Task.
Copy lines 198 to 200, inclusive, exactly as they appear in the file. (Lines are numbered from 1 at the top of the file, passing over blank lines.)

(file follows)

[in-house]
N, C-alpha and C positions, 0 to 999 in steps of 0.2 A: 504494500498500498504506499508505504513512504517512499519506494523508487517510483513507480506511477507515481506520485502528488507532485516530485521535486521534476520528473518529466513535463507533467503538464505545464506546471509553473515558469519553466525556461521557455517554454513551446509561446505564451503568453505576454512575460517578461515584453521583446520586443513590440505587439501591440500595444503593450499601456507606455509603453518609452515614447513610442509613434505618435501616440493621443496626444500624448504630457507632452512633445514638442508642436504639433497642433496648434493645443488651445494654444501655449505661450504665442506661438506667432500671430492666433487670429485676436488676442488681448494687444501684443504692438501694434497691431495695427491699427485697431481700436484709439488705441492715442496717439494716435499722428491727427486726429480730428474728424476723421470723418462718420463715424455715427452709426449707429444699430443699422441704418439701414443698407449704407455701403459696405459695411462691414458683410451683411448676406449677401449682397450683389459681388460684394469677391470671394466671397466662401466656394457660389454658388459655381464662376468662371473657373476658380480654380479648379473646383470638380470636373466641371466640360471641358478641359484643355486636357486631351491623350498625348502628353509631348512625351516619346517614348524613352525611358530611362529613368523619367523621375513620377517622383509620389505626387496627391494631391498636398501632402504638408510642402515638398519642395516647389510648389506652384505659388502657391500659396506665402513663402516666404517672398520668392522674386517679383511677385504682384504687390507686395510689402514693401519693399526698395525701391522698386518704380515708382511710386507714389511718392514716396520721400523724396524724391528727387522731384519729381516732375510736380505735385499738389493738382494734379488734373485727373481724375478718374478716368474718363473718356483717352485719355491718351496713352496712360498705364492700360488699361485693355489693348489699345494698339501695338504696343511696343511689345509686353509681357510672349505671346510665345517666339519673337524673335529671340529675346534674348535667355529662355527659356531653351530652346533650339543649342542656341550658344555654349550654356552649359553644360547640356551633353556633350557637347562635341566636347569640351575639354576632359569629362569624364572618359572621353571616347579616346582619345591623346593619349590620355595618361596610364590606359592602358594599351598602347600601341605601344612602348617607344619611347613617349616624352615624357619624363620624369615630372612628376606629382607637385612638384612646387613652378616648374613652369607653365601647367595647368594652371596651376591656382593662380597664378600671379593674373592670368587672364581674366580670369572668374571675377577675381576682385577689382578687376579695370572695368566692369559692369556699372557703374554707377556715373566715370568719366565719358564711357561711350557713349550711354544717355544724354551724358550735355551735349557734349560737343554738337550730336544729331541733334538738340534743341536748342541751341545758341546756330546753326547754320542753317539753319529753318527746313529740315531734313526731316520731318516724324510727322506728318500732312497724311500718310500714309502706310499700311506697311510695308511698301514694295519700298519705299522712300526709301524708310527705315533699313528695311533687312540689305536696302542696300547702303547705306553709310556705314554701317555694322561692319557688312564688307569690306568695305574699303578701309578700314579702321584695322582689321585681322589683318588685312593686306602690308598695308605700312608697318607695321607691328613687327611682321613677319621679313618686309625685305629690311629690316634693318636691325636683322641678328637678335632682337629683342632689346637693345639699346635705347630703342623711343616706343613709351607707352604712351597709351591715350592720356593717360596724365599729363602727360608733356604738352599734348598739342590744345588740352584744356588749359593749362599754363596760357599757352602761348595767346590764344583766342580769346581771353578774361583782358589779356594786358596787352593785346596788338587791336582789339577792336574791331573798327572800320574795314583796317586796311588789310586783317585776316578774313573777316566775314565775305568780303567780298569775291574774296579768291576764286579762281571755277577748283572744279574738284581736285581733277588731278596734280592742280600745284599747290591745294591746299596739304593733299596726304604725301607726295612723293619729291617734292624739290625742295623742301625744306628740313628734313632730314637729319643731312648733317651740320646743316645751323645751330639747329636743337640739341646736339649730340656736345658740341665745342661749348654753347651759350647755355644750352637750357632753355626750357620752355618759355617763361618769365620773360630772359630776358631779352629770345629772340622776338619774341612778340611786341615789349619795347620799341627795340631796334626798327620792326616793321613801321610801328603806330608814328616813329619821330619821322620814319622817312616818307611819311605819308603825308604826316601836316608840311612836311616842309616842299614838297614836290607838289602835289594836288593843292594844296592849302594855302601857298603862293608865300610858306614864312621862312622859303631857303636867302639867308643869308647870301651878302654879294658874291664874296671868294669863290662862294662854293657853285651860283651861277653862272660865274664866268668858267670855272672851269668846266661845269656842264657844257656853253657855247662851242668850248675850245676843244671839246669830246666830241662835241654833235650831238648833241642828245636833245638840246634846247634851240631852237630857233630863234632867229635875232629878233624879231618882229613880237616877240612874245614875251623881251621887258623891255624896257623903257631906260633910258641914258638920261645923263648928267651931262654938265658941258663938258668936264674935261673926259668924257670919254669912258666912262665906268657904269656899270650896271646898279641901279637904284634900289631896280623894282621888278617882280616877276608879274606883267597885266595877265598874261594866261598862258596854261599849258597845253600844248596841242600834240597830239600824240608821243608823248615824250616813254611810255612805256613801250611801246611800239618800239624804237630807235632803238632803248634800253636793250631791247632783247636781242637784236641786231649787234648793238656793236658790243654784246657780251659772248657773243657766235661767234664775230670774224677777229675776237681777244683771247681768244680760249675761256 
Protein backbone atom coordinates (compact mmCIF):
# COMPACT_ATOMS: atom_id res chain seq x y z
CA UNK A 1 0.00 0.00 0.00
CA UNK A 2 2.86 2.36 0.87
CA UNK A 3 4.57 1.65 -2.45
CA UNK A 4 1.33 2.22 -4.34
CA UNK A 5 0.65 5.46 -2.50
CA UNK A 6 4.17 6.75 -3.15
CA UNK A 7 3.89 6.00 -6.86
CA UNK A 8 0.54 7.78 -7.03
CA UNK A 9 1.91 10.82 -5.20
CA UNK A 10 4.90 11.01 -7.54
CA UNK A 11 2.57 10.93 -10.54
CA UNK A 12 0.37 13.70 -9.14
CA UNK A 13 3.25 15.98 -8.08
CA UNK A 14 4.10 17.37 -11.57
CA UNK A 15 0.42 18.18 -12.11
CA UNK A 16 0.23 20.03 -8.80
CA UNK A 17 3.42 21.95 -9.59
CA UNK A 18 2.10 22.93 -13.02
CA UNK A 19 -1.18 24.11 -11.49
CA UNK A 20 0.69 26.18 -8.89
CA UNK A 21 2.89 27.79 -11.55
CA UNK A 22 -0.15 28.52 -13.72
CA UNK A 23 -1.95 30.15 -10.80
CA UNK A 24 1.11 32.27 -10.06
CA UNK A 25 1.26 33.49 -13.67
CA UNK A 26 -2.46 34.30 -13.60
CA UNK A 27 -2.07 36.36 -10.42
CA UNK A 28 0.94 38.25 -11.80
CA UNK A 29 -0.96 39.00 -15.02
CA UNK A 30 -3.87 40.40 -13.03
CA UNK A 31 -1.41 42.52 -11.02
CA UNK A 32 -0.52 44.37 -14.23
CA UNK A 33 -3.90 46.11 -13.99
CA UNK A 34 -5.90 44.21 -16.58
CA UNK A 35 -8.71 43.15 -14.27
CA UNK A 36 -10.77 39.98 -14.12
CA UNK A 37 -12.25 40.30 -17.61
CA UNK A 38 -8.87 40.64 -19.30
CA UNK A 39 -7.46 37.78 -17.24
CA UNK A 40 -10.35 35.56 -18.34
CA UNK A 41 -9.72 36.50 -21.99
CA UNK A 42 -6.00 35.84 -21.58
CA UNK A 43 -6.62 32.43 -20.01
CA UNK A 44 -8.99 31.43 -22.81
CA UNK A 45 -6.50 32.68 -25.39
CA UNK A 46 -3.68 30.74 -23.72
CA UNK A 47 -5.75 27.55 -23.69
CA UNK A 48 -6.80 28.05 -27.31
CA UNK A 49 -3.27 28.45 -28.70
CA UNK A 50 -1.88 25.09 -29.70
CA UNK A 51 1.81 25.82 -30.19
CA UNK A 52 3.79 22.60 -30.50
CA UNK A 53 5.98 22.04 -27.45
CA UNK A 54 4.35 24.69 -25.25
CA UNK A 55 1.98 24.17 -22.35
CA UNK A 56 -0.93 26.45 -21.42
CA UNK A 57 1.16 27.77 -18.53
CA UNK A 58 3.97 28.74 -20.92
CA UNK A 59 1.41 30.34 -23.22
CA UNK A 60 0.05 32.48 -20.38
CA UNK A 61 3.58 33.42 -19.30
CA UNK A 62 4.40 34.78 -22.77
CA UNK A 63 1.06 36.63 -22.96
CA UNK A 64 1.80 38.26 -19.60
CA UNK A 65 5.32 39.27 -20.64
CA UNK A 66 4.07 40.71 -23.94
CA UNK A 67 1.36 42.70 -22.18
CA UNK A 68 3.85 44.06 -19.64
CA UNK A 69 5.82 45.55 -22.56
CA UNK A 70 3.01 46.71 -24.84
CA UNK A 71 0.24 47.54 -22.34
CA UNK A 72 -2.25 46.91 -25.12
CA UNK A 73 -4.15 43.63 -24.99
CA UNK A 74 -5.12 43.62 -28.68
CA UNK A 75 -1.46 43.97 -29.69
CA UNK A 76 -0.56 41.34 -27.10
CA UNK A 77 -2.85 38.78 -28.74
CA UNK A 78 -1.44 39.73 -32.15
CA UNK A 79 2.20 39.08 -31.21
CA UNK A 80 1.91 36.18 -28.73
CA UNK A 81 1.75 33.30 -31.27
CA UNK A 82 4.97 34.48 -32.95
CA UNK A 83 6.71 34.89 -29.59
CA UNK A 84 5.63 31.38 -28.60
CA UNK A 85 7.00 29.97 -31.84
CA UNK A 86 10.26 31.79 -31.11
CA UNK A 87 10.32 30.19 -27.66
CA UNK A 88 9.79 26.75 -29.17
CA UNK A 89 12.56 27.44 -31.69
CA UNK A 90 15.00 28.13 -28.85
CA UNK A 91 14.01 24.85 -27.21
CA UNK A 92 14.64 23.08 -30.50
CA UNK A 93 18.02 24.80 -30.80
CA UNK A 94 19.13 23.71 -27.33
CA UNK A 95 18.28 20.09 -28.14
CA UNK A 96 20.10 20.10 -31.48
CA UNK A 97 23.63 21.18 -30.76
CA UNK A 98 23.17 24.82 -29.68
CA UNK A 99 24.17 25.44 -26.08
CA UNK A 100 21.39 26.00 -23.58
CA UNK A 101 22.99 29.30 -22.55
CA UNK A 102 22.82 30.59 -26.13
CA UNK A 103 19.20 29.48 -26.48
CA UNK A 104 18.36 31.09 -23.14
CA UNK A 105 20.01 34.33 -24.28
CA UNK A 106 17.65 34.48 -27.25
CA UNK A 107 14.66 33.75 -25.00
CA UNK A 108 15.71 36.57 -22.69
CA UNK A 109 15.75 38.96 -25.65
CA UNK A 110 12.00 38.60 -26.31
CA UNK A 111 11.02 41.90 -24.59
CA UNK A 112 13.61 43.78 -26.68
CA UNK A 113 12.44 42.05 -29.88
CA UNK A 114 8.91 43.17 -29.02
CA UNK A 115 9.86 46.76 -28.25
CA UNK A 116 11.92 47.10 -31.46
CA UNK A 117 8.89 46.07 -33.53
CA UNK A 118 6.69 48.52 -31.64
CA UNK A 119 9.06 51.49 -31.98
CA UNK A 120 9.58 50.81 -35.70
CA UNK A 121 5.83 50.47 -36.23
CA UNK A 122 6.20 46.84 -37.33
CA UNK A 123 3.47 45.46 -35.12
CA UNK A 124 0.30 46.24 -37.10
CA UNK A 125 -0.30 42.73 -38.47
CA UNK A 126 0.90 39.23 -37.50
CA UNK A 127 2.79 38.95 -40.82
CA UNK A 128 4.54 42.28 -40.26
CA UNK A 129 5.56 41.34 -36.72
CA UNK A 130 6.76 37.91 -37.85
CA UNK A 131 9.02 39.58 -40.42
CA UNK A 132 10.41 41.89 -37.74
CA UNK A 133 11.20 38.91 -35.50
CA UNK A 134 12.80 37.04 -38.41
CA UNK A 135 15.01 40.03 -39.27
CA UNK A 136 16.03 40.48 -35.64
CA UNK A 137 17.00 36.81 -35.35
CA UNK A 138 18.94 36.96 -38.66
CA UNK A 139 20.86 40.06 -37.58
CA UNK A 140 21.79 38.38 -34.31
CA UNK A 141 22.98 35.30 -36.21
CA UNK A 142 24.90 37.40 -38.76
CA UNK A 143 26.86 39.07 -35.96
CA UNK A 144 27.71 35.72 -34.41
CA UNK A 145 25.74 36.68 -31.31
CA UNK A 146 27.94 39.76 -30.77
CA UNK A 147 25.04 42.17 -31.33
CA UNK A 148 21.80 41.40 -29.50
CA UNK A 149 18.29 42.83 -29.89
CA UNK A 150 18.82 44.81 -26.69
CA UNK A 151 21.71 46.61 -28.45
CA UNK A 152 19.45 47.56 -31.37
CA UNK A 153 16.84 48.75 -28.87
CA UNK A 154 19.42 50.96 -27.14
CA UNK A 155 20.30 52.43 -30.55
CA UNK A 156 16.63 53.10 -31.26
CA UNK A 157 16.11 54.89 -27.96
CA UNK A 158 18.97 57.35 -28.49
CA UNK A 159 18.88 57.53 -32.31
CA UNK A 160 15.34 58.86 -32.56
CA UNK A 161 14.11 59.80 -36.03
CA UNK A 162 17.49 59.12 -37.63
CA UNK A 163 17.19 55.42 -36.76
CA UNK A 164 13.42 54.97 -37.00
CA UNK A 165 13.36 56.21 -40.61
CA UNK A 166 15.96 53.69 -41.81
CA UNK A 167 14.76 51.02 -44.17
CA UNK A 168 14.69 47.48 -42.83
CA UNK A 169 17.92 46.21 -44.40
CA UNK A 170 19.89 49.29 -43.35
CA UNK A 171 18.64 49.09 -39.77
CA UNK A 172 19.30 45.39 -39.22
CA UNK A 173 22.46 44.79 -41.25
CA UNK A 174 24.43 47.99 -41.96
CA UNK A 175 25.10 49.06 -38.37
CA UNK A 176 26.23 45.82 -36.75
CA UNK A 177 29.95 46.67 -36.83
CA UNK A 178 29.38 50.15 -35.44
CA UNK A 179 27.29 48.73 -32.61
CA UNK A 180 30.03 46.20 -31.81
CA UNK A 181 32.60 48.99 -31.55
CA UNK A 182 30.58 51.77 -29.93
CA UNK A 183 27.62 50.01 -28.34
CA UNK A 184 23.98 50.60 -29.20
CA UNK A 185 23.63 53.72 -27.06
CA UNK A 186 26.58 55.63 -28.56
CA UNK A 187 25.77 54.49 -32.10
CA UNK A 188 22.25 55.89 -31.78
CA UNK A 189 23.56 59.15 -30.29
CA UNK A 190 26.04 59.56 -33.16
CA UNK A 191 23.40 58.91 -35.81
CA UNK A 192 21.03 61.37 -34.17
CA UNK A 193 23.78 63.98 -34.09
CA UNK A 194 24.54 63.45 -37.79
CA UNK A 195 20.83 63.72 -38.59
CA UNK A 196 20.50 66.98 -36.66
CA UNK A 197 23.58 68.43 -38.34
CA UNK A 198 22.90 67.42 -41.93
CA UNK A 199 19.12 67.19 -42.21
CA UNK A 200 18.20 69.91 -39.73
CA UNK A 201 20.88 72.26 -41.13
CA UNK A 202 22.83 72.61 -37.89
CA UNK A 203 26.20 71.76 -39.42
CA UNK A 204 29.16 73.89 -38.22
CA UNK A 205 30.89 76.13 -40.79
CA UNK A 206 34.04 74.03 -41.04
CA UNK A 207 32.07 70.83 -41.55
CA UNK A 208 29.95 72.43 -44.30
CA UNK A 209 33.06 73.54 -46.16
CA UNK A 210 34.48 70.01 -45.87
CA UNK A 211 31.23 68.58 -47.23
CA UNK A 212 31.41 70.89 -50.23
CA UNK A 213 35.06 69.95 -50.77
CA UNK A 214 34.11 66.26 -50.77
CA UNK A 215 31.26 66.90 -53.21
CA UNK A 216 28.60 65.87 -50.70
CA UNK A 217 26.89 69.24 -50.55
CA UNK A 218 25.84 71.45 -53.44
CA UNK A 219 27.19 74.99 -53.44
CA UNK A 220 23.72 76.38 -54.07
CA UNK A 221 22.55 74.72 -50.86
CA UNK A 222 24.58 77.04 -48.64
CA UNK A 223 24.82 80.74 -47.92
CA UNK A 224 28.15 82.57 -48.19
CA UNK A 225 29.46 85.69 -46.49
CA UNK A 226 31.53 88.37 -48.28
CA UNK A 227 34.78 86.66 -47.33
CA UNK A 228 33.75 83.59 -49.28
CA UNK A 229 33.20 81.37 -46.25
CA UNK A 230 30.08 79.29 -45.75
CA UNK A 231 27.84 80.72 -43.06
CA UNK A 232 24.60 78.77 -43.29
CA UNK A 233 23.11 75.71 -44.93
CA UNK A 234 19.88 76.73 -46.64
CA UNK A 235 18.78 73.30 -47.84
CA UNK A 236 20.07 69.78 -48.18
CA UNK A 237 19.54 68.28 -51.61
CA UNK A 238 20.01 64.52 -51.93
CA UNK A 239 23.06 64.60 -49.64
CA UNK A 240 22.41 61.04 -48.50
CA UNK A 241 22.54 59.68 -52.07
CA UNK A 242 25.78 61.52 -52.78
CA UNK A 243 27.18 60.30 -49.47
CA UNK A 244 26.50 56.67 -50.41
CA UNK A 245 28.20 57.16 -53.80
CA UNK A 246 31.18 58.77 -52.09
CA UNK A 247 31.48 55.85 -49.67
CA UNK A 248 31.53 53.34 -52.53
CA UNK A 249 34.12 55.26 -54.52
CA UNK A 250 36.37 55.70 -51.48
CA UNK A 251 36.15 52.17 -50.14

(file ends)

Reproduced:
CA UNK A 194 24.54 63.45 -37.79
CA UNK A 195 20.83 63.72 -38.59
CA UNK A 196 20.50 66.98 -36.66